Tuesday, March 18, 2014

CEM Toolbox: Making Sense of Your Data

Image courtesy of jannekastaaks
How do we take all the data we have and make some sense of it?

Continuing my CEM Toolbox series, today I'm sharing some tools to inventory and to bring your disparate data and data sources together in one place, to facilitate achieving that single view of the customer.

In my previous post, I wrote about tools to help define the customer experience. This stage is about more than just surveys; it's about any and all data that pertain to the customer and the customer experience: structured or unstructured, solicited or unsolicited, competitive data, customer behavioral data, other customer data, and operational and financial metrics - data about customers, employees, partners, the market, the business.

Tools to Turn Data into Insights
It's worth noting that the data itself are a tool, but it's not in its final state. Data are just data until you do something with them. You must be able to turn data into insights into action. I'll write more about that in an upcoming CEM Toolbox post, but for now, let's focus on finding all the data.

Customer Feedback Map: This is the one tool that you'll want to start with as you go through this phase of your design work. Think about the many customer touchpoints of your organization, and then think about the various departments in your organization that might be asking customers for feedback at each of those touchpoints. It can be quite overwhelming — for you and for your customers! To make sense of it all, compile a feedback map.

Data Management Strategy: It is important to understand the sources and quality of your data, your data architecture and integration, and how you'll pull it all together to create a single view of a customer. This is a project all on its own, but it's ultimately an important component to an overall customer experience management strategy, of which VOC is one piece.

Surveys: Yes, they are a tool, too. Listening to customers - understanding who they are, what job they are trying to do, and how well you're performing - is probably one of your most important tools. It should be noted here that other listening posts are equally valuable.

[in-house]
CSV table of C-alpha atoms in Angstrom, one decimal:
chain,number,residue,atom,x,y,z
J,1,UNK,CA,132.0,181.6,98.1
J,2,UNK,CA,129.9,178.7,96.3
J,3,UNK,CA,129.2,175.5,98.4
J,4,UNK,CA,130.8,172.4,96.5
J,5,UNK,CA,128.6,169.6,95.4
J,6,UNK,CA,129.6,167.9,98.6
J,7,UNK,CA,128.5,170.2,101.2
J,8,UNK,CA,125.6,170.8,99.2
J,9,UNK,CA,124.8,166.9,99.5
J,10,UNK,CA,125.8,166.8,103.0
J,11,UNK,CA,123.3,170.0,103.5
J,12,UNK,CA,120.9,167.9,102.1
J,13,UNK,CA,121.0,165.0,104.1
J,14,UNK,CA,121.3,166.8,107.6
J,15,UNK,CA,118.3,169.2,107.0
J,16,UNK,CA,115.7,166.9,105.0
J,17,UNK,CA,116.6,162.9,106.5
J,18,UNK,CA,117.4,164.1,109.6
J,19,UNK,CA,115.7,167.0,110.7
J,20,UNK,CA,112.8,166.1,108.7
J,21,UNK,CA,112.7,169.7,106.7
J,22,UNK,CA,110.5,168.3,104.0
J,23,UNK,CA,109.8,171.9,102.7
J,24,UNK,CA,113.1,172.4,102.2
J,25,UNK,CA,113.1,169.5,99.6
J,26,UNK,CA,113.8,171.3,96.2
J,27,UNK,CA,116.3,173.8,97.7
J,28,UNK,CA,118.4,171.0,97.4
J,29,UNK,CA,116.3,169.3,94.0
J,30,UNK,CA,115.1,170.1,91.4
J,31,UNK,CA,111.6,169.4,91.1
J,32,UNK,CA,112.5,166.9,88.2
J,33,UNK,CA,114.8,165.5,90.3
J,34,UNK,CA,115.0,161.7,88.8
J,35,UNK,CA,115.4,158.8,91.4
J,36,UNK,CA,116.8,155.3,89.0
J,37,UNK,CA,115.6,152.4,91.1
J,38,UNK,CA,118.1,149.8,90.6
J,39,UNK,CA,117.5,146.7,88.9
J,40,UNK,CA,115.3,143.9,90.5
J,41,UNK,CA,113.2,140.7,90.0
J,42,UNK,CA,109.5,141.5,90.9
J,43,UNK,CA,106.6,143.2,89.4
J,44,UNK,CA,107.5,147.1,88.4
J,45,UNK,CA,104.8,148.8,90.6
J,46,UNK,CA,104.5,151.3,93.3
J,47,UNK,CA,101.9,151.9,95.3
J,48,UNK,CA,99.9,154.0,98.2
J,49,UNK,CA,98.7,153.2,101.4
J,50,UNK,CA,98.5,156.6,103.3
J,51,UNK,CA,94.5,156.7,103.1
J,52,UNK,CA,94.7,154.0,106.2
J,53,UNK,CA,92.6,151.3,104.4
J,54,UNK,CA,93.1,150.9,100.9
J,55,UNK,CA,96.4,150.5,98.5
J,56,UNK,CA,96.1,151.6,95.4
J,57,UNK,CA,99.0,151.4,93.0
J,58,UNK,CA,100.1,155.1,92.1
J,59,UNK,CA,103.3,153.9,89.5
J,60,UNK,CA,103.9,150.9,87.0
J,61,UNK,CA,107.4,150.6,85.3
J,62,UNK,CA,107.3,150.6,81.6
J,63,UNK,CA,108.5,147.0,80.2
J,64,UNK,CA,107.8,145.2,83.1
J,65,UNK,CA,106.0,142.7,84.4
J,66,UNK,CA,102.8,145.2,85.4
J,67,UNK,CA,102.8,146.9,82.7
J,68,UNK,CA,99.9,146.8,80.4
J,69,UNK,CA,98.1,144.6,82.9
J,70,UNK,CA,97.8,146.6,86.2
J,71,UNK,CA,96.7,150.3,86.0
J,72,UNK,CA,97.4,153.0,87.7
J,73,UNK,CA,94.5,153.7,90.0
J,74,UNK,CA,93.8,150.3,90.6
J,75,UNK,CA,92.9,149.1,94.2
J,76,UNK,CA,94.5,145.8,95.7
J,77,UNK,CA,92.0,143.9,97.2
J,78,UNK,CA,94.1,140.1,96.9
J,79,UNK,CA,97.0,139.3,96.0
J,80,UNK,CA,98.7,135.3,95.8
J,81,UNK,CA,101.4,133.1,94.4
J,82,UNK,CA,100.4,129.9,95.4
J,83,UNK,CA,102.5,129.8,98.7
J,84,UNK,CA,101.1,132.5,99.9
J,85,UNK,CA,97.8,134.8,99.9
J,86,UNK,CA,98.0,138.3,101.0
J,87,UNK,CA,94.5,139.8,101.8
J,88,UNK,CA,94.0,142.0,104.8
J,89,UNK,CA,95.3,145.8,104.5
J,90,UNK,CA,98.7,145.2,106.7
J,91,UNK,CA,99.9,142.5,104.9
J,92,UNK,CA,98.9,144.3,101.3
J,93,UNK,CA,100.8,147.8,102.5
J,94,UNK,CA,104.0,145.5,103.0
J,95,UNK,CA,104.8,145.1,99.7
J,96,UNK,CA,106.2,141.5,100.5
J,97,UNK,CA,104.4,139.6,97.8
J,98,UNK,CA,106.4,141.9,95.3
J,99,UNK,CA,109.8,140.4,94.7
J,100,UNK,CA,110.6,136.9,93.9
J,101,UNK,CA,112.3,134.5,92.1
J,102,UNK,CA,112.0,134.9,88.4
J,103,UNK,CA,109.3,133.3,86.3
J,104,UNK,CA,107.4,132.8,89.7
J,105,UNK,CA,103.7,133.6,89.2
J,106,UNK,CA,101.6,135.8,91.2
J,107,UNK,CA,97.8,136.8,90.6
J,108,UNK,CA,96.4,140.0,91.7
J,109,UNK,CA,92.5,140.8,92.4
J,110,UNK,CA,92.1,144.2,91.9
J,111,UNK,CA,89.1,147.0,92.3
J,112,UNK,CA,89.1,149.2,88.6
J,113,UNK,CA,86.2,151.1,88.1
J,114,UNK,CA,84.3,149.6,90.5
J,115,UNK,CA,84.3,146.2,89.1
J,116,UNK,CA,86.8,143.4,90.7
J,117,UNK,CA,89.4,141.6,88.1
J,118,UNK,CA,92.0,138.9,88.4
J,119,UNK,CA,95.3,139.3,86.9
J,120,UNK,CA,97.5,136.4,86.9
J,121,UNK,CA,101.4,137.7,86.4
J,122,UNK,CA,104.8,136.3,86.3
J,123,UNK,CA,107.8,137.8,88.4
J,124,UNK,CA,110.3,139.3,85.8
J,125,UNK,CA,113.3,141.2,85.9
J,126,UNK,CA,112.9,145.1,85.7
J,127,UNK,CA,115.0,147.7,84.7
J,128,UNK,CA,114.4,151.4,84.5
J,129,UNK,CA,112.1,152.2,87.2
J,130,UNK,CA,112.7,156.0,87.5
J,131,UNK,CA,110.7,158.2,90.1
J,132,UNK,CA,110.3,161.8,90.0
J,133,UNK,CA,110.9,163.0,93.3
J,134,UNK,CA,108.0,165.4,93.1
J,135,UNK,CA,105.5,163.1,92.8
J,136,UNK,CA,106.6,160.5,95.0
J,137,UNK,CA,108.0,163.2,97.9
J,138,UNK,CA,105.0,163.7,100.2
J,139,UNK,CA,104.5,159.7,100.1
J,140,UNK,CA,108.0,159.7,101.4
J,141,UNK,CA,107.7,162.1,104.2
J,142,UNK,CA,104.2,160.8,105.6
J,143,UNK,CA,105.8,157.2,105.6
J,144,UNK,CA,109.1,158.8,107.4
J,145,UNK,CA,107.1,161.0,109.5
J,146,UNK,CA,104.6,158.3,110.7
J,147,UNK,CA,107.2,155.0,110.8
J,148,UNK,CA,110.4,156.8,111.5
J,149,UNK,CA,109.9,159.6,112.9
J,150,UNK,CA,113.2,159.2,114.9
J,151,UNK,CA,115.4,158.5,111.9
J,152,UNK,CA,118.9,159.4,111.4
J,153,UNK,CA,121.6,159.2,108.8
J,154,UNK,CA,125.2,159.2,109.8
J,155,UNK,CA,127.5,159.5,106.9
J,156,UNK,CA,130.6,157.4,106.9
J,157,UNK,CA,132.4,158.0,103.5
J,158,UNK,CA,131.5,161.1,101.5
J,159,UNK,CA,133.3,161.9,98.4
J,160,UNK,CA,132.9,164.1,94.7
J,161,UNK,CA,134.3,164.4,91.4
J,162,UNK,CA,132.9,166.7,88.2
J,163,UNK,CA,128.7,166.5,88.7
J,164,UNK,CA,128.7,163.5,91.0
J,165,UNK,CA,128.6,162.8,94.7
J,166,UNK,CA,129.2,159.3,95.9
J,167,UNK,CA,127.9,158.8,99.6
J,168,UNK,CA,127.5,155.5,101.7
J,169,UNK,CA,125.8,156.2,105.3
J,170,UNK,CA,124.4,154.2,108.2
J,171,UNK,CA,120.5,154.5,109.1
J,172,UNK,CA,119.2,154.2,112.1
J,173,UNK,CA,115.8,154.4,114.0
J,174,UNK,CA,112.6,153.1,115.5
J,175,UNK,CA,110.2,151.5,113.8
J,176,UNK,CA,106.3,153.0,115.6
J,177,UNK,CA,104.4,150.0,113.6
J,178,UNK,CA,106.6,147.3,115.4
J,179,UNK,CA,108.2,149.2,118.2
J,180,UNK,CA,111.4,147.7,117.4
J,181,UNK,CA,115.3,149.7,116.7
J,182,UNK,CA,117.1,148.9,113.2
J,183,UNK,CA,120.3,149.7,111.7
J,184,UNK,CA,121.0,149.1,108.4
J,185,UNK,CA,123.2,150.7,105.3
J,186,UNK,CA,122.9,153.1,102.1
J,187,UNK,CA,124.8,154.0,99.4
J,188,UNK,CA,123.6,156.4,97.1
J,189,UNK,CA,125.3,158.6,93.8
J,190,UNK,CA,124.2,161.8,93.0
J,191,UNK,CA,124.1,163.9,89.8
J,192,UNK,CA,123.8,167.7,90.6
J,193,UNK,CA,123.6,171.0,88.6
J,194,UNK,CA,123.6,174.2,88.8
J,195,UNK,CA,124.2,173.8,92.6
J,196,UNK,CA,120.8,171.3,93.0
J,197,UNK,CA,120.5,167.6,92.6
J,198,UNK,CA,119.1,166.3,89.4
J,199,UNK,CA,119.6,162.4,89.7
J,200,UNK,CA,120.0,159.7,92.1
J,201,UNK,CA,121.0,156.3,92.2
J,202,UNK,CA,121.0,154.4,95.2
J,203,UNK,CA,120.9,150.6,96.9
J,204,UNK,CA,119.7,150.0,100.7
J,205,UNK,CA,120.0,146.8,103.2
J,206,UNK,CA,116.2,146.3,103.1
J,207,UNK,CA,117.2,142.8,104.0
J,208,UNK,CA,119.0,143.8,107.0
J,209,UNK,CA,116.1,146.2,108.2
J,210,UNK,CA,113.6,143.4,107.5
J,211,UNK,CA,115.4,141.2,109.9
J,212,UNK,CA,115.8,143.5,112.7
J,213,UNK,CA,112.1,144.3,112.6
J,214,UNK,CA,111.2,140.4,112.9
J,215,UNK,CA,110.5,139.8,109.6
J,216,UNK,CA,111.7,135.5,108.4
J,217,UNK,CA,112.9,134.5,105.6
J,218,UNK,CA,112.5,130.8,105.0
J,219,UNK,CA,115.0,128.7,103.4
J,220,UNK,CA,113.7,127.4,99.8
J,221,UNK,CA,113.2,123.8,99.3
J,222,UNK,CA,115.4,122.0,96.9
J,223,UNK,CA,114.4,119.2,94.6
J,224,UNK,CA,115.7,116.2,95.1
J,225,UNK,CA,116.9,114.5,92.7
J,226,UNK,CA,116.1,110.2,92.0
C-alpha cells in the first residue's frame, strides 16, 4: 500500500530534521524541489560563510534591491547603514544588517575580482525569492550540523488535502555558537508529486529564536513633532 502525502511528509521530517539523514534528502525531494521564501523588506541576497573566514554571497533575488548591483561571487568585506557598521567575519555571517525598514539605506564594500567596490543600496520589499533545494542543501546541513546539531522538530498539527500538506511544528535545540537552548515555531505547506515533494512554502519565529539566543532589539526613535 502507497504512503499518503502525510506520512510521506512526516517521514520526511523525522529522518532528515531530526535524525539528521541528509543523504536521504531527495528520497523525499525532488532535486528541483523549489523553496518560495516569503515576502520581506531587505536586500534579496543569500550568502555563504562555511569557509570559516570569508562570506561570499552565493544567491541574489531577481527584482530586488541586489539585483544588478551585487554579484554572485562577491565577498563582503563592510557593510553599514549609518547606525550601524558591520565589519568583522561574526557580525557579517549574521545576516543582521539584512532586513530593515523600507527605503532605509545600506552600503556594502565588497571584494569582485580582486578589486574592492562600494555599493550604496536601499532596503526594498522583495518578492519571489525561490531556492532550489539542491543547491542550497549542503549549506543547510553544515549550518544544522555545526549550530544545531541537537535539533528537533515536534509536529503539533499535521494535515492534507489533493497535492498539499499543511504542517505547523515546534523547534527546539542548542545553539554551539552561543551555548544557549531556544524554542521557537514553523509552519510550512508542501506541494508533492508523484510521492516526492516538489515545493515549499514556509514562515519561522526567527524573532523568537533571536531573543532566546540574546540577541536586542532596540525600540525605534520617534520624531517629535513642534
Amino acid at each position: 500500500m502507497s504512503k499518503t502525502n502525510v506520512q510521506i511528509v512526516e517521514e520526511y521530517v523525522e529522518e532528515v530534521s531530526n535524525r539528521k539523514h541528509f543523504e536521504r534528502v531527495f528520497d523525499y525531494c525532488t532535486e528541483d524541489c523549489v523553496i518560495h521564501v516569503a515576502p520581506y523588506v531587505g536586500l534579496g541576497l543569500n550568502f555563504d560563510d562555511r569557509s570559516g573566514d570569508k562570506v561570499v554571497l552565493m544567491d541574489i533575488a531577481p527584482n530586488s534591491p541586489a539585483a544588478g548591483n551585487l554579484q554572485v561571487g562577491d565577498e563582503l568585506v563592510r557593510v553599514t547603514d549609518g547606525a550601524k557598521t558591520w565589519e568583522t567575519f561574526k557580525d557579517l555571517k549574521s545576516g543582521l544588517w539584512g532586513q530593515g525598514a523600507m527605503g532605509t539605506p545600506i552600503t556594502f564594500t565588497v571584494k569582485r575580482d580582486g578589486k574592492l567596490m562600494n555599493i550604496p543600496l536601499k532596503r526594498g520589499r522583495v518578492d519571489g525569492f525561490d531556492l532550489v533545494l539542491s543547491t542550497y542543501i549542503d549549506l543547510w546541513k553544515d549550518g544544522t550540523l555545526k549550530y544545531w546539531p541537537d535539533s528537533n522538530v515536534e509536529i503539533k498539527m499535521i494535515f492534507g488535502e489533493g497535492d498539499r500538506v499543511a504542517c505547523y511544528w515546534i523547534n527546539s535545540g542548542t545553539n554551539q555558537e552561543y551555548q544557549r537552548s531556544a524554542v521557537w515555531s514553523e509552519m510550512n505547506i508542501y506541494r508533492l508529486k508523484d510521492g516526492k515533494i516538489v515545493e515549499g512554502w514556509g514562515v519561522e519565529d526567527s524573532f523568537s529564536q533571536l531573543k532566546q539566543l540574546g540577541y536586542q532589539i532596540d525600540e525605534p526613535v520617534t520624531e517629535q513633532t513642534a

EFM Platform: A VOC strategy is no time to try out or to use a simple online survey tool; if you're going to undertake this type of initiative, you'll need a scalable platform or solution that allows you to not only set up and deploy your surveys but also has tools to analyze the data and distribute it to those in the organization who then need to act on it. An EFM platform includes that and more, including the ability to bring many disparate data sources together into the one platform for deeper analysis and insights.

Other tools that might or might not be a part of the EFM platform include: text analytics tools, social media listening and analysis, and various statistical and analytical approaches (e.g., key driver, predictive, root cause, so-what, 5 whys, linkage, etc.) to tease the story out of the data.

CRM System: Clearly you need to capture everything that you know about the customer, including purchase and other financial or behavioral data, in a central location. (I use "central" loosely here because I have worked with too many clients where this is not the case and, more often then not, there are multiple systems in play.)

Other analytical tools: Analytical/statistical software programs like SPSS, R, SAS, etc. are valuable for deeper, more robust analysis of your customer data.

Analysis Plan: It wouldn’t hurt to think about how you want to analyze the data before you actually do it. I don’t see many clients going through this exercise, but an analysis plan will help to avoid analysis paralysis, or number crunching just for the sake of crunching.

What am I missing?

We become what we behold. We shape our tools, and thereafter our tools shape us. -Marshall McLuhan


5 comments:

  1. interested to know more on the 'analysys plan' as mentioned above...how to evaluate your data and plans...steps to taek

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    1. Hi Karen.

      I think I'll have to write a blog post on that! A lot to answer in just a few sentences, but having an analysis plan can really frame your approach and hopefully help to avoid analysis paralysis. Stay tuned...

      Annette :-)

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    2. Annette, you should. That is the most important bit. All the data in the world is worthless unless you know what the problem is you are trying to solve.

      I look forward to reading it.

      James

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    3. Annette,
      I'm with Karen and James and look forward to the post on the analysis plan.

      However, what tool would you use to help frame the initial questions and identify the problems that the business is aiming to solve?

      Adrian

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    4. Thank you...stay tuned! It's coming soon. :-)

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